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Everything posted by NickWallingford

  1. Through the 1990s, we came just *so* close to losing the regulatory protection of what is now in our PMP. That is, unless the industry developed the (then) PMS that we did, there would have been nothing to stop the feeding of antibiotics. Nothing to compel a beekeeper to inspect for AFB. Nothing to make them destroy infected hives so they don't threaten the rest of the industry. No way that anyone else could destroy them, either... As as industry, we held firm, and got the regulatory environment that we wanted. The industry had enough confidence in the industry body, the NBA,
  2. Sorry. That is from the minutes of the last AGM of the Waikato branch of NZ Beekeeping Inc.
  3. "The second person has been instructed to burn two 40 foot containers full of equipment. They are relatively new beekeepers and have not done their surveillance of the hives properly. And if they had followed the policy for the surveillance that was set up a few years ago then they would have been targeted for an inspection before they got out of control over the last three years. We do not think that this has happened. They have just jumped in there and pretty much have had burn their whole outfit. He had passed his Deca but failed to recognize the disease. He may have got confused diagnosi
  4. I'm just sorting out an 'indicative attitude' with beekeepers toward AFB and the Mgmt Agency. Some beekeepers lament the fact that the Mgmt Agency does not do more, does not have even more powers, does not target beekeepers who cause the problems enough, does not come down hard enough to deal with AFB. Other beekeepers lament the fact that the Mgmt Agency is too hard, that they target certain beekeepers, that they act in an unforgiving fashion, not giving a beekeeper the benefit of the doubt. All in all, I think the first group reflects my attitude to dealin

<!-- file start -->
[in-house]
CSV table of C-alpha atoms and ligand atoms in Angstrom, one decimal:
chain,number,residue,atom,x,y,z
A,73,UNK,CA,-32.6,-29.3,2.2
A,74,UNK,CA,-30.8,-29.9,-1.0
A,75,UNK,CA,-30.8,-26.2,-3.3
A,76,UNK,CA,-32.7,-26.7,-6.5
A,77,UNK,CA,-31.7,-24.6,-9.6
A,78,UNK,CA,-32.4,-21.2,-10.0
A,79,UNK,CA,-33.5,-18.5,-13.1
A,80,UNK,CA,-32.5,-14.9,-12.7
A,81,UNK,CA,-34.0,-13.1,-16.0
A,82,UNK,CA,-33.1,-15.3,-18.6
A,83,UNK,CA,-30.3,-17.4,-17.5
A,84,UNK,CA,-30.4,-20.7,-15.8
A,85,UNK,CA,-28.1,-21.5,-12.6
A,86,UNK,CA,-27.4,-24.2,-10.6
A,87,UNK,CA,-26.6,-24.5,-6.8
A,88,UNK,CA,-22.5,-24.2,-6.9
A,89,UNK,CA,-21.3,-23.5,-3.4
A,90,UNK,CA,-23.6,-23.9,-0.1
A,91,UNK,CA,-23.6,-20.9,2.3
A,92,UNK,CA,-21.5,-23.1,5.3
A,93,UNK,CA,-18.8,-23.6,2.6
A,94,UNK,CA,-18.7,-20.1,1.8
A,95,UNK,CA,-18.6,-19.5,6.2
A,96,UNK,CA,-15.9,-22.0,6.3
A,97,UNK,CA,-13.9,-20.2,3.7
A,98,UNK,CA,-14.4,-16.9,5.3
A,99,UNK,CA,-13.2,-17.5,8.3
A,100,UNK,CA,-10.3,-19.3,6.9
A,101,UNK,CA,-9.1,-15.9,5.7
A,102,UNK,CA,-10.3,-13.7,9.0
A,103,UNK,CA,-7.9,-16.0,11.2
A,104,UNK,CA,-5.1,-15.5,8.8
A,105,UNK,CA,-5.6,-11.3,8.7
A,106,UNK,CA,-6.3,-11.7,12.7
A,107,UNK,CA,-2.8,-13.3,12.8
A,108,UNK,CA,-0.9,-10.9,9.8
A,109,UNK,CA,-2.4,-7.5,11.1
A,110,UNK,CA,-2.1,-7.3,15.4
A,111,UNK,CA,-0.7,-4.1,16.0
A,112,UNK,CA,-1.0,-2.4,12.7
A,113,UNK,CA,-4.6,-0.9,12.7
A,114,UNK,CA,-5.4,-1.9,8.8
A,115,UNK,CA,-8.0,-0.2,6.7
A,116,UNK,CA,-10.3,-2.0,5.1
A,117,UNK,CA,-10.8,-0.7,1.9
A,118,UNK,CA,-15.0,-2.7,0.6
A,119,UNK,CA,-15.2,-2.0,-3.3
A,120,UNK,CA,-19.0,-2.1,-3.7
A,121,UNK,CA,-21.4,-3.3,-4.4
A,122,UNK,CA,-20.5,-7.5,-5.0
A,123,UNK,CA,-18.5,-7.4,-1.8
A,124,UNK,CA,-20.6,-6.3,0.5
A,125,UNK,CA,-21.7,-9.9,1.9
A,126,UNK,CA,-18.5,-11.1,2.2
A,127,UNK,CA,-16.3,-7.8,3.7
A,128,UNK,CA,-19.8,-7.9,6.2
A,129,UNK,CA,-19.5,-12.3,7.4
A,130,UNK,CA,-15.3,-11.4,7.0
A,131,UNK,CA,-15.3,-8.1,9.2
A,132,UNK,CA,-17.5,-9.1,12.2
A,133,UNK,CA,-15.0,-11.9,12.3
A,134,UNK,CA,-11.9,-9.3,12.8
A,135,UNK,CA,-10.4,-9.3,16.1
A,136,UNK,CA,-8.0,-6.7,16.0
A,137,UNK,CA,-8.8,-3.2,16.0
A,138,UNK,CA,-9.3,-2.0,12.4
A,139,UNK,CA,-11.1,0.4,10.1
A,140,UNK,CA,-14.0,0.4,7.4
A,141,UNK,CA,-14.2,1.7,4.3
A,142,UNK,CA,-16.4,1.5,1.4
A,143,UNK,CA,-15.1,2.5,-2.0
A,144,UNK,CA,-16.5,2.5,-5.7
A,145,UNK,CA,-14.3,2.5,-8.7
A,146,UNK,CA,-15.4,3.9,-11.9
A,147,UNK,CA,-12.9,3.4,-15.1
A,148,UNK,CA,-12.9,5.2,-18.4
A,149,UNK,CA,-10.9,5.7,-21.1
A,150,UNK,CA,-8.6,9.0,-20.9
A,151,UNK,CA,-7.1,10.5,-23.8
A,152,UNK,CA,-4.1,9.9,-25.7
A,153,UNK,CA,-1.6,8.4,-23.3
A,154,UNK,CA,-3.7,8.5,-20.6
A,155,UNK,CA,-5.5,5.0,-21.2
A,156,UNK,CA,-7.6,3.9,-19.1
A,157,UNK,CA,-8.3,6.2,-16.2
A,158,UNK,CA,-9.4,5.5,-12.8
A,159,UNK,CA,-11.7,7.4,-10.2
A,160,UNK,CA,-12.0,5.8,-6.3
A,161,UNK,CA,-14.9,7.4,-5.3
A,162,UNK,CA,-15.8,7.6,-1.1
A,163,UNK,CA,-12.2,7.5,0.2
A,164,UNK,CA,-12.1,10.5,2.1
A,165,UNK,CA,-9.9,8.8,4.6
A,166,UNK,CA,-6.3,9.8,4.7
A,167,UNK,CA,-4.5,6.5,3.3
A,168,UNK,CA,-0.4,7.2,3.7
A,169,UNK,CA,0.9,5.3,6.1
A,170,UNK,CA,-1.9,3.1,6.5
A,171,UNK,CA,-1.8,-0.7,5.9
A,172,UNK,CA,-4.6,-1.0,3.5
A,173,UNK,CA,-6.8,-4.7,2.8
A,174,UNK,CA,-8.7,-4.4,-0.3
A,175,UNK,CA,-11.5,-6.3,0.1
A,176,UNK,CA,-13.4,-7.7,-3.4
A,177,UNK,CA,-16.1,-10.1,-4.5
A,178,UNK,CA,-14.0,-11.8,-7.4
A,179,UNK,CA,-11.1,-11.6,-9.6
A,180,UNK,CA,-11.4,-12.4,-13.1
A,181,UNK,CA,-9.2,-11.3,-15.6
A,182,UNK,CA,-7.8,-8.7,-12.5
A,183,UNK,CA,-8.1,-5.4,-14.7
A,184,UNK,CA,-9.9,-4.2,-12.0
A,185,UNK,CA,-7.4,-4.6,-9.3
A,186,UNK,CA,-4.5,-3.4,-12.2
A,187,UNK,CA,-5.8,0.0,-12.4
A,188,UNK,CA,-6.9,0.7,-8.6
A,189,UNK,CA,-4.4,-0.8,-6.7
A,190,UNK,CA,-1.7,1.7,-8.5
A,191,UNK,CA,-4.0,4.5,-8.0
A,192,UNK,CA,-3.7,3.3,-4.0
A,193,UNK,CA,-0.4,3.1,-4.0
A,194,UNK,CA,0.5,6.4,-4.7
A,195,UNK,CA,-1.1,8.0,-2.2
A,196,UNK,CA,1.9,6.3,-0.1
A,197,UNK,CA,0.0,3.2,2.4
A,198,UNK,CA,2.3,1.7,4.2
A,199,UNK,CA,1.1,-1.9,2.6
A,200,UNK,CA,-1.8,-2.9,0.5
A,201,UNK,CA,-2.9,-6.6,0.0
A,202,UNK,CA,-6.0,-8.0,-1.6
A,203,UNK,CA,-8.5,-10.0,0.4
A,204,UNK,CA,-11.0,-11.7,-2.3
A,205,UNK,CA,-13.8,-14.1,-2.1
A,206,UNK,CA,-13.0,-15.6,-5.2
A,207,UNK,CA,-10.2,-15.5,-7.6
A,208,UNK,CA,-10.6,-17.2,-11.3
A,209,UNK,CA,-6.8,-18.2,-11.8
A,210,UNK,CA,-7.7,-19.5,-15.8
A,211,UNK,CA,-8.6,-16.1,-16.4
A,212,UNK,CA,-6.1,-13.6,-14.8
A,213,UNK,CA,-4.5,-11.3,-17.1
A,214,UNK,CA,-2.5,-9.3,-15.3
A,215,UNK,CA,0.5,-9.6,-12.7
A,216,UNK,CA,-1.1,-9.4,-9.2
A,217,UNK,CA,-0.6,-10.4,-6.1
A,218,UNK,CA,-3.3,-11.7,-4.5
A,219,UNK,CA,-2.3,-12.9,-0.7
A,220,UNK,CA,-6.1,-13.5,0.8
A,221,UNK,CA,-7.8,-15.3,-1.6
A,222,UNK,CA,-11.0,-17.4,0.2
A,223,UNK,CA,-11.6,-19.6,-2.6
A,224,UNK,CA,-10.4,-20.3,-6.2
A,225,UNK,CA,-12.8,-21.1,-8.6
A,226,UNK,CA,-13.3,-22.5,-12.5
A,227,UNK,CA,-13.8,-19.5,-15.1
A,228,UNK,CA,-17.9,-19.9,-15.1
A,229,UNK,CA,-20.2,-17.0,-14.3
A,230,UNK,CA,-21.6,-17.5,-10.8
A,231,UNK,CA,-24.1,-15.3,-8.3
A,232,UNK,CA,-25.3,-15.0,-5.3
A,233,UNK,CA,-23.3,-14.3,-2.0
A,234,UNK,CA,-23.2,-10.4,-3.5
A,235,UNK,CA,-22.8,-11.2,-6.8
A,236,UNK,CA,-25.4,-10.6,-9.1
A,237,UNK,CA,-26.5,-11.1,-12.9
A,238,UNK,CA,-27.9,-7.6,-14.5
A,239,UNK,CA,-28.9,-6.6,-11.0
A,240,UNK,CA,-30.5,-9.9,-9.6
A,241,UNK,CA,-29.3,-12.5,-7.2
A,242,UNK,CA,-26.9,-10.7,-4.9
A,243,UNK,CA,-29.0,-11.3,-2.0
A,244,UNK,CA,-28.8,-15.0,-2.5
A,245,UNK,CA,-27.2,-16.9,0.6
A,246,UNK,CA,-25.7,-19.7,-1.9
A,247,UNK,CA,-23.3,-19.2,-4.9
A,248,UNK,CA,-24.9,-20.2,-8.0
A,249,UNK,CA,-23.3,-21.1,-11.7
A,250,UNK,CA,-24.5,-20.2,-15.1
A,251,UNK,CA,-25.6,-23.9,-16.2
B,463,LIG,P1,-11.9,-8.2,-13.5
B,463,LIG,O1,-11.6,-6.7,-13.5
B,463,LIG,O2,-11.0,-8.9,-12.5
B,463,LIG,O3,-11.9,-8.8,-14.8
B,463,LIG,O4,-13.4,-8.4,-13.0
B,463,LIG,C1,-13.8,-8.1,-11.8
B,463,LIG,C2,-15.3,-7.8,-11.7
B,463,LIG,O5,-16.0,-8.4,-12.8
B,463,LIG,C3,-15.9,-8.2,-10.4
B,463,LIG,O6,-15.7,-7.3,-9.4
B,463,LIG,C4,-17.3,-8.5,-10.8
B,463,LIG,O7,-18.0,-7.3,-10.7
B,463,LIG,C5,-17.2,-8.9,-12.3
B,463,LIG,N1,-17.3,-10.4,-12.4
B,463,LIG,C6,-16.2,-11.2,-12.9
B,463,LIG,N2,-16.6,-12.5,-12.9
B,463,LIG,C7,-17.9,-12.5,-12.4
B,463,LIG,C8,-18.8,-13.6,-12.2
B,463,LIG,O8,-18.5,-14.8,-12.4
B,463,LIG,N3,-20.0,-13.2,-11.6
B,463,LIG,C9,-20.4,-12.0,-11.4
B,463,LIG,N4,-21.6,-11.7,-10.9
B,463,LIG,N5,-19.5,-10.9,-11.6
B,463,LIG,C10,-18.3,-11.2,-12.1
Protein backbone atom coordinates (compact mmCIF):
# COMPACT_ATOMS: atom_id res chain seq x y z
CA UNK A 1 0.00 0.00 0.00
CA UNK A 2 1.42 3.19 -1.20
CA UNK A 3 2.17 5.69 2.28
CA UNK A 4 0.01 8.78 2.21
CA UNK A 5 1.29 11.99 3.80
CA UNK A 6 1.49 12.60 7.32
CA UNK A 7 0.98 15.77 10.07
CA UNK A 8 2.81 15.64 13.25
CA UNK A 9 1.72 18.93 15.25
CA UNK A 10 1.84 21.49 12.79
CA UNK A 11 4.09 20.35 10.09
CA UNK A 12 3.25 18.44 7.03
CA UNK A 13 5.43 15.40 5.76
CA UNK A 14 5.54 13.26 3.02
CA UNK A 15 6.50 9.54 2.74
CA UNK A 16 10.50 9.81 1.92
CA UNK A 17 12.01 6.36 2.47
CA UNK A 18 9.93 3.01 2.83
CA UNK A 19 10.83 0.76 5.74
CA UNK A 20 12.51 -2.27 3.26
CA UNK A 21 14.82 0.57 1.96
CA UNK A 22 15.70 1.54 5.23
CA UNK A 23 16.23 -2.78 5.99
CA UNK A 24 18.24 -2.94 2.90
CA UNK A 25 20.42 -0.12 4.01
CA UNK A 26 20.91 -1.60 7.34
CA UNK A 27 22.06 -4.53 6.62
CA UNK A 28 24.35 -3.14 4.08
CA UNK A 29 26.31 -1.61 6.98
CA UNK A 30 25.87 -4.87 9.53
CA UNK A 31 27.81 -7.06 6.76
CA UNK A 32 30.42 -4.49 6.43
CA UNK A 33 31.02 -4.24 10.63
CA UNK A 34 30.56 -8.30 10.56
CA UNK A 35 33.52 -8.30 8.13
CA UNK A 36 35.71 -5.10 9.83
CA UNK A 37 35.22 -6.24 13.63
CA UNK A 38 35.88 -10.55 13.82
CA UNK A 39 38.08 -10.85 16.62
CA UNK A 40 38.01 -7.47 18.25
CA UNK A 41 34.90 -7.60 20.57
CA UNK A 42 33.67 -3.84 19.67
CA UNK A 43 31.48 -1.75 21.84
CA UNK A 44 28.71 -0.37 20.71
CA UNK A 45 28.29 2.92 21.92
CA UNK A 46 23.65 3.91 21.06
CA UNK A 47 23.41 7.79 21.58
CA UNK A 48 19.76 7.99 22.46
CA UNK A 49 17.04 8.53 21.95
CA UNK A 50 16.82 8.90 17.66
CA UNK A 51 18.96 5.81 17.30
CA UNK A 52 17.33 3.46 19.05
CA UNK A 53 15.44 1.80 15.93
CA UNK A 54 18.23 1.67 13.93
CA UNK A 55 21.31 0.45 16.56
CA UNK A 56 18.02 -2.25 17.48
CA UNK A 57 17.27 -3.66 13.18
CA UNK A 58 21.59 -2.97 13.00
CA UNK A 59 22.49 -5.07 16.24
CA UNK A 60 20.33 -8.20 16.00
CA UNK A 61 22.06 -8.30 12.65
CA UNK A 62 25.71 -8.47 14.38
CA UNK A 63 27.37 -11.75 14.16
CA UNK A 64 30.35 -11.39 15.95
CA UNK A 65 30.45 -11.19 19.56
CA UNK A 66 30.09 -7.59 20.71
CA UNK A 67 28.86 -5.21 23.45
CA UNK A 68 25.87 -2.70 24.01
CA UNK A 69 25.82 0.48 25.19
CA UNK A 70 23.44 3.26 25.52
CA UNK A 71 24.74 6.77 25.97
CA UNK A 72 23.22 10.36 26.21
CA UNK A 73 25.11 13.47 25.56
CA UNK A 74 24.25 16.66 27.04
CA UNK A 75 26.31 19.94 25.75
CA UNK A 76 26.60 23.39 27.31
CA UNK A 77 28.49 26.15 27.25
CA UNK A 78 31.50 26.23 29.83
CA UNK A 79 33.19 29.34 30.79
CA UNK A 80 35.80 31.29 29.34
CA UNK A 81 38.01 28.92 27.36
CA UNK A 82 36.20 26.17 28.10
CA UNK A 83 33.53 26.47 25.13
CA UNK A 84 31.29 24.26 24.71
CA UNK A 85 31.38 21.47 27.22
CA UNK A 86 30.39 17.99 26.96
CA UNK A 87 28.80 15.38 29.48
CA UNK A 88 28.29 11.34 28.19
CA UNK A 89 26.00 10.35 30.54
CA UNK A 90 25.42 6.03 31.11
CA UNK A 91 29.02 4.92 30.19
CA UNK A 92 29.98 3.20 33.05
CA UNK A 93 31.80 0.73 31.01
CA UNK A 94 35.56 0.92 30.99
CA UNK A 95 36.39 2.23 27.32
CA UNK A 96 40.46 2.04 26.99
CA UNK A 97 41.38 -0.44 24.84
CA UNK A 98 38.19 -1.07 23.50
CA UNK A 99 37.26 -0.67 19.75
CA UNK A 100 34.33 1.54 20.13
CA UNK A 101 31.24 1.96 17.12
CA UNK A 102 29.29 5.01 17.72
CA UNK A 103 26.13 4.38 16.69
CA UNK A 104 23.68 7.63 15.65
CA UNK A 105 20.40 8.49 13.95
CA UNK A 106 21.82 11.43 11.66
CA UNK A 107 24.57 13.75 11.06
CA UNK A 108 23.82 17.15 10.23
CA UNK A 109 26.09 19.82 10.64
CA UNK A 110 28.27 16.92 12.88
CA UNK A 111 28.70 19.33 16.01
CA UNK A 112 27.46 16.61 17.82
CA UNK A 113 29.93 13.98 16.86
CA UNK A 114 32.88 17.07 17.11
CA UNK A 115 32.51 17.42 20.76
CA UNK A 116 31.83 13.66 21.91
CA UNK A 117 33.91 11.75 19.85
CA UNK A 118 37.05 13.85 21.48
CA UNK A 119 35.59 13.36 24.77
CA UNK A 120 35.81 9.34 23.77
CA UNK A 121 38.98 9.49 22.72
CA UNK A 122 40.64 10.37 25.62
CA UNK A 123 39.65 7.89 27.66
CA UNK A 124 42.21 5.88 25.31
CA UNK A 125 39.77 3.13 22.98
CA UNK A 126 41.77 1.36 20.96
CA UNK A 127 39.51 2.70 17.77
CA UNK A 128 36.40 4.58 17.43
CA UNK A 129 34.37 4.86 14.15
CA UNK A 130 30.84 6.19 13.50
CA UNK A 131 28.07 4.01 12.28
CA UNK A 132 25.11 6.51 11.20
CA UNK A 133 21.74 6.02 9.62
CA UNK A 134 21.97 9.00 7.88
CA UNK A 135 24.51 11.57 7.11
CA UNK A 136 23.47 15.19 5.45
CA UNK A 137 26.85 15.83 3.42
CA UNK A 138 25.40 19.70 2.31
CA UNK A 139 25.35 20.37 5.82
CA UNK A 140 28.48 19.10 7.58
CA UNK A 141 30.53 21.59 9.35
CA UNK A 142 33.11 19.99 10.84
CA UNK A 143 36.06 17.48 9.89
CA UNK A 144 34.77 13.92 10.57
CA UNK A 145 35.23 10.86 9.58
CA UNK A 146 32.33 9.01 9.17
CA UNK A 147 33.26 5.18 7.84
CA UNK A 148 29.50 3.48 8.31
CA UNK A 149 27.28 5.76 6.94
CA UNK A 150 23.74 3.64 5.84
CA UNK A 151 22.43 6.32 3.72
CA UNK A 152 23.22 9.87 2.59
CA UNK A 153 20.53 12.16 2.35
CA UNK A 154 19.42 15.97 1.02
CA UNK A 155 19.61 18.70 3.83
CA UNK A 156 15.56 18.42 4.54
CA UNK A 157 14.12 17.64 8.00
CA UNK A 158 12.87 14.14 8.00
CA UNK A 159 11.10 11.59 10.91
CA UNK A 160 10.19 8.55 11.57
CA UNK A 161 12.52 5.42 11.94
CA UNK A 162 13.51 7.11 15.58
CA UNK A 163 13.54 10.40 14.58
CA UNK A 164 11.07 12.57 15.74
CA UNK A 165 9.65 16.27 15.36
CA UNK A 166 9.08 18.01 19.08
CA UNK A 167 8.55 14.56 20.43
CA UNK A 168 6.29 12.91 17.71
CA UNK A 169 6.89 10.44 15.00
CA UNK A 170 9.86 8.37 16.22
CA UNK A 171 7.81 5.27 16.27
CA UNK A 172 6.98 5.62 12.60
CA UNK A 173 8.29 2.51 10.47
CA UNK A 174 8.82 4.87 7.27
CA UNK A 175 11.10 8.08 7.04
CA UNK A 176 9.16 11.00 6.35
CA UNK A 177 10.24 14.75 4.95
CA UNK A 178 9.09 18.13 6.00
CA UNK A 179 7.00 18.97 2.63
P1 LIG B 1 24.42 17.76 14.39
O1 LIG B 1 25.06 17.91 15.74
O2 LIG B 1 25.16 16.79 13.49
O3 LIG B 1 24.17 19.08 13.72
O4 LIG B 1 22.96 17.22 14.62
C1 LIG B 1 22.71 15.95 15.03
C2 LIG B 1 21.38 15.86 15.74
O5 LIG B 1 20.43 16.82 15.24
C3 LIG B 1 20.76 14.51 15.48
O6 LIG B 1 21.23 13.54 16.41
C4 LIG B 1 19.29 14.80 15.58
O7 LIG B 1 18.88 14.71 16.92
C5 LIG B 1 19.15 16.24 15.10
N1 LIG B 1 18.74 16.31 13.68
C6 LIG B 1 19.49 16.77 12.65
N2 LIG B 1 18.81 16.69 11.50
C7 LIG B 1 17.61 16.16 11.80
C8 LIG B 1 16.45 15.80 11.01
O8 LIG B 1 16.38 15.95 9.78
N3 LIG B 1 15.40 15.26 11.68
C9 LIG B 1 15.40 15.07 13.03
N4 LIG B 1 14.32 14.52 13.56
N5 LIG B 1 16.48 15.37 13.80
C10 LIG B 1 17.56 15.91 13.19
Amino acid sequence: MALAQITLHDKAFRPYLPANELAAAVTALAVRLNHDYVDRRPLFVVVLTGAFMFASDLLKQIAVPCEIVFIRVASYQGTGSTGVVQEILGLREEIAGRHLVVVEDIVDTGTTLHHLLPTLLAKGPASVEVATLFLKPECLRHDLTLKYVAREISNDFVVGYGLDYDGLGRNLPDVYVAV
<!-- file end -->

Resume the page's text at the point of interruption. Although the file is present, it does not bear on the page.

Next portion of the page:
5. When the AFB PMS - now the AFB PMP - was 'built' by the industry in the late 1990s, Government was far from happy about providing even the powers that had been used by the Dept Ag/MAF of the time to 'the industry'. Such things as access to inspect hives brought up all sorts of personal freedom issues, and the consideration of destruction of private goods - not a power they wanted to give to our industry. So I don't doubt that the Mgmt Agency is severely constrained by such as Privacy Act and all sorts of other restrictions in what it is able to say about specific AFB outbreaks. I hope this
  6. Without doubt, the industry pays either way. It pays more if it doesn't happen...